Alaska has one of the nation’s most unusual performance-incentive programs, which rewards school employees with payments for gains in student achievement. The state-run program is distinct in that it includes many different kinds of employees, from administrators and teachers to custodians and secretaries, offering them payments for increased student performance at their school.
The program was initially signed into law by the previous governor, Republican Frank H. Murkowski, as a three-year pilot program, though Ms. Palin has been supportive of it, said Eric Fry, a spokesman for the state’s department of education and early development.
Ms. Palin campaigned as a supporter of school-choice programs, though a number of Alaska education observers said they could not cite examples of her having shepherded policies in that area into law. Alaska, partly because it has so many rural schools scattered across formidable terrain, has a well-established tradition of allowing homeschool programs, which Ms. Palin has supported, Mr. Fry noted.
“There is awesome potential to improve education, respect good teachers, and embrace choice for parents,” Ms. Palin told lawmakers in her state-of-the-state address earlier this year. “This potential will prime Alaska to compete in a global economy that is so competitive it will blow us away if we are not prepared.”
Supports Flexibility on NCLB
Ms. Palin has also become known for juggling her duties as Alaska’s chief executive with those of a parent. Well into her term as governor, she announced that she was pregnant, and in April, she gave birth to a son, Trig Paxson Van Palin, who has Down syndrome. The governor was reportedly back at work days after the boy was born. She and her husband, Todd, have four other children.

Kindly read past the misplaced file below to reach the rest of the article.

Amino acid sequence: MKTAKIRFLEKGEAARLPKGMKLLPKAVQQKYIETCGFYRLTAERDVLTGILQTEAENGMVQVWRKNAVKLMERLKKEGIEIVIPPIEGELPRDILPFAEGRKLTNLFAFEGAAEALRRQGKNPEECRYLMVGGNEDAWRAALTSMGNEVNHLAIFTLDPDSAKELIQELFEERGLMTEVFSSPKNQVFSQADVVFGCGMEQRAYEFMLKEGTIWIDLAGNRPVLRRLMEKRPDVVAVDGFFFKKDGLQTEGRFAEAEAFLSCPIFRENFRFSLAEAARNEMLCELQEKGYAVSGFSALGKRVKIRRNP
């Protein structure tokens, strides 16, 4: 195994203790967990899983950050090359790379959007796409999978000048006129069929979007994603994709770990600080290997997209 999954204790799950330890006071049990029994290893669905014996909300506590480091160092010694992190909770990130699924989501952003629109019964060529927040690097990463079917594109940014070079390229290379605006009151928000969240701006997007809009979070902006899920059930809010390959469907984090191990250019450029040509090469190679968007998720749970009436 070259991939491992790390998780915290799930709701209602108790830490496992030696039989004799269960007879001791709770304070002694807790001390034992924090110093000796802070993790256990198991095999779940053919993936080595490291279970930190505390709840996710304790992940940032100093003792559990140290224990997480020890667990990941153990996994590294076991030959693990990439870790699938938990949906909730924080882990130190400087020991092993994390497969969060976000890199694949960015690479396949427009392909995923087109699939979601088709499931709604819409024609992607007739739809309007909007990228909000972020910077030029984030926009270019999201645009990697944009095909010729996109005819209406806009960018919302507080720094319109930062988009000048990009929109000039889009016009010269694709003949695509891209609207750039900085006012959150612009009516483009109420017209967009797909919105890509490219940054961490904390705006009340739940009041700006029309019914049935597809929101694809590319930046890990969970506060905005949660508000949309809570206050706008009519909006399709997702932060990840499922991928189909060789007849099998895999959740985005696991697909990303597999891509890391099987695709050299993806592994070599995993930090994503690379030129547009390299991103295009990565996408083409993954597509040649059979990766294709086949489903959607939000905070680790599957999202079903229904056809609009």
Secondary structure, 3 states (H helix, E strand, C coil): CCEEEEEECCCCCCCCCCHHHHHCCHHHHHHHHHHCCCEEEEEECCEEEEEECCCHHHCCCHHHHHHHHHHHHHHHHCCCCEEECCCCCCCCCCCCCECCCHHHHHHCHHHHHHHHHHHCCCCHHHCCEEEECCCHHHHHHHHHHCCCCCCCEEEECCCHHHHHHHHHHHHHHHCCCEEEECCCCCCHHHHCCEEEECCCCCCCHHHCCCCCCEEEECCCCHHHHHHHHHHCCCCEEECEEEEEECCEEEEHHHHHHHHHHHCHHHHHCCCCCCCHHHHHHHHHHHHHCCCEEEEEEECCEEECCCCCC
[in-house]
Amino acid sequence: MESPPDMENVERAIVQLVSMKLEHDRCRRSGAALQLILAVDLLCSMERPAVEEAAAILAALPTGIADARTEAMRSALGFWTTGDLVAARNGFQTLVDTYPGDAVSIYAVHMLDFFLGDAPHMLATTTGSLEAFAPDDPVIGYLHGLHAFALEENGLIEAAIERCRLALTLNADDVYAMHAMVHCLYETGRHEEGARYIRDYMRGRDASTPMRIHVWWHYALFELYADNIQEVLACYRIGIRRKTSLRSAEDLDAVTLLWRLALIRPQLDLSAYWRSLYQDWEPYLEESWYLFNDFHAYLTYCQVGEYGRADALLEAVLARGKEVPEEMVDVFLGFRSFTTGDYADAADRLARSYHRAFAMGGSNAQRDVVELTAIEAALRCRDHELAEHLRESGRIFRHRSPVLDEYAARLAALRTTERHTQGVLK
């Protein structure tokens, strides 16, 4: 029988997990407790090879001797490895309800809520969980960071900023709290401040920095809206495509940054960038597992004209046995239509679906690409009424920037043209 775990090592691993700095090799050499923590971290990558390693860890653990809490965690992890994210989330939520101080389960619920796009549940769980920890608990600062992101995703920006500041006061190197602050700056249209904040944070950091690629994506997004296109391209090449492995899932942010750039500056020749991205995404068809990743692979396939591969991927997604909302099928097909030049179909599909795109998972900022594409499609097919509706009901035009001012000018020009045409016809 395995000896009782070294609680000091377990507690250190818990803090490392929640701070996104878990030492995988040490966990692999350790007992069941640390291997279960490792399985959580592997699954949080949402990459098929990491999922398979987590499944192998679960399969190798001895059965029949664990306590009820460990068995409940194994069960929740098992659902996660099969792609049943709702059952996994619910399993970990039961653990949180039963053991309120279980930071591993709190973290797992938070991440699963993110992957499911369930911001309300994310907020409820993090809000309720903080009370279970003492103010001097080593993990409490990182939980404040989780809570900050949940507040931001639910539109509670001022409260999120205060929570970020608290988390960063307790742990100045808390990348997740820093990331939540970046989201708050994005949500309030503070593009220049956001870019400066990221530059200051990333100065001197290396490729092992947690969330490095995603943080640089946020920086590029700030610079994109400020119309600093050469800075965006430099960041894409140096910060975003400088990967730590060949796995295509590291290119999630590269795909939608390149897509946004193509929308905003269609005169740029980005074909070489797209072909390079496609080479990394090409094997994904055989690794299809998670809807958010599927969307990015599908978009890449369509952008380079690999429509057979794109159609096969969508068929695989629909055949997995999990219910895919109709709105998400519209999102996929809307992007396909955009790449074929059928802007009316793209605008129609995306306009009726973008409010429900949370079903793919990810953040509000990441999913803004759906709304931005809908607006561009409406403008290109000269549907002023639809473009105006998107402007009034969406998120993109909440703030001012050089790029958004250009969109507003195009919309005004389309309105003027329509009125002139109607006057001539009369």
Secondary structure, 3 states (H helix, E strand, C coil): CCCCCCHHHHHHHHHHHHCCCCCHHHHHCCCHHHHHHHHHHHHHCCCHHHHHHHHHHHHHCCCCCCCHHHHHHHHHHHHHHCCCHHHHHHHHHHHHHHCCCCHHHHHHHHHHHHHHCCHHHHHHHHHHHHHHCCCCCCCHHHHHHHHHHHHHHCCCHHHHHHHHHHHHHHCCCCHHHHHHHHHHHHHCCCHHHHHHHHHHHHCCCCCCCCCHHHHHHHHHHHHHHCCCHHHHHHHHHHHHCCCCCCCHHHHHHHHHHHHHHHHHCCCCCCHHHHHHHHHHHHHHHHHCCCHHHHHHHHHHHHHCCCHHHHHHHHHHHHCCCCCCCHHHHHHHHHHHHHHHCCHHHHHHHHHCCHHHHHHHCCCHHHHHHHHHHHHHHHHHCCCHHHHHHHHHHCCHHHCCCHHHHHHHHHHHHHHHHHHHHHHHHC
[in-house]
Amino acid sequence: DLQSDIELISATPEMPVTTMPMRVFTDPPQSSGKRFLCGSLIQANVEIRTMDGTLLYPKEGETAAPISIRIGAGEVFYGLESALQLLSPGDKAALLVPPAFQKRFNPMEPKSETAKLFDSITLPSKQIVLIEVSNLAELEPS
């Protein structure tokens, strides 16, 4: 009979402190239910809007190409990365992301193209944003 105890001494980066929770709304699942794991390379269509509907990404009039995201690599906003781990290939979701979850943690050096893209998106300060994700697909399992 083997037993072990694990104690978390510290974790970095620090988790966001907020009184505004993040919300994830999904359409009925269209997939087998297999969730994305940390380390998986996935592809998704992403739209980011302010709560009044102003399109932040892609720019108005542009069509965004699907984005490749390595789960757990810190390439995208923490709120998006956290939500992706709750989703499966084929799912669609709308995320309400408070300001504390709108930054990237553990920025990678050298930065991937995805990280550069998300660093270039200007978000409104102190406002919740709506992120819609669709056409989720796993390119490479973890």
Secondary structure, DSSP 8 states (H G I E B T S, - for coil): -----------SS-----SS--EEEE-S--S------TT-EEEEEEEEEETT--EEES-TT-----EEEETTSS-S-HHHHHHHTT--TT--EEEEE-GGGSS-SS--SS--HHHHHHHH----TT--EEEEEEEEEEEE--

Since taking office, Ms. Palin has been generally supportive of the goals of the No Child Left Behind Act, though she has also backed Alaska’s efforts to gain more flexibility under the federal law, a number of observers said. Alaska officials have said that meeting the law's mandates has been difficult, particularly in the state's more remote districts.
The Alaska governor’s experience with the NCLB law appeared to reflect that of a particular constituency of policymakers on education, said Michael J. Petrilli, the vice president for national programs and policy at the Washington office of the Thomas B. Fordham Foundation.
“Her instincts are going to come from rural America,” Mr. Petrilli said. “It’s hard to find a state that is less of a fit for No Child Left Behind” than Alaska, he added.
The relatively short amount of time Ms. Palin has spent in office made it difficult to predict the education views she would bring to a McCain administration, said Tom Toch, a co-director of Education Sector, a Washington think tank. But he suspected that Ms. Palin’s policy-shaping role on school issues would be a small one.
“There’s not much to suggest that she would be likely to put forward any serious discussion of school reform issues,” Mr. Toch said. Generally speaking, on education, “there doesn’t seem to be a whole lot there.”
Ms. Palin’s rise to the governor’s position was sudden. After serving as mayor of Wasilla, she easily defeated then-Gov. Murkowski, in the 2006 Republican primary, before beating Democrat Tony Knowles, himself a former Alaska governor, in the general election.
As a candidate, Ms. Palin reportedly did weigh in on an issue that has stoked enormous controversy, not to mention legal action, in states and school districts. During a televised debates for governor, she said she thought creationism, the Biblically based view that God created the universe, should be taught alongside evolution in public classrooms, according to the Anchorage Daily News.
Such proposals are strongly opposed by the vast majority of scientists, who say so-called alternatives to evolution are inherently unscientific, and mislead students.
“Teach both,” Ms. Palin was quoted as saying during the debate. “You know, don’t be afraid of information. Healthy debate is important, and I am a proponent of teaching both.”
Ms. Palin told the newspaper at the time, however, that she would not push to add creationist views to the state school curriculum. Mr. Fry said the governor had not supported any such proposal during her time in office.
Staff writers Linda Jacobson and Christina Samuels contributed to this report.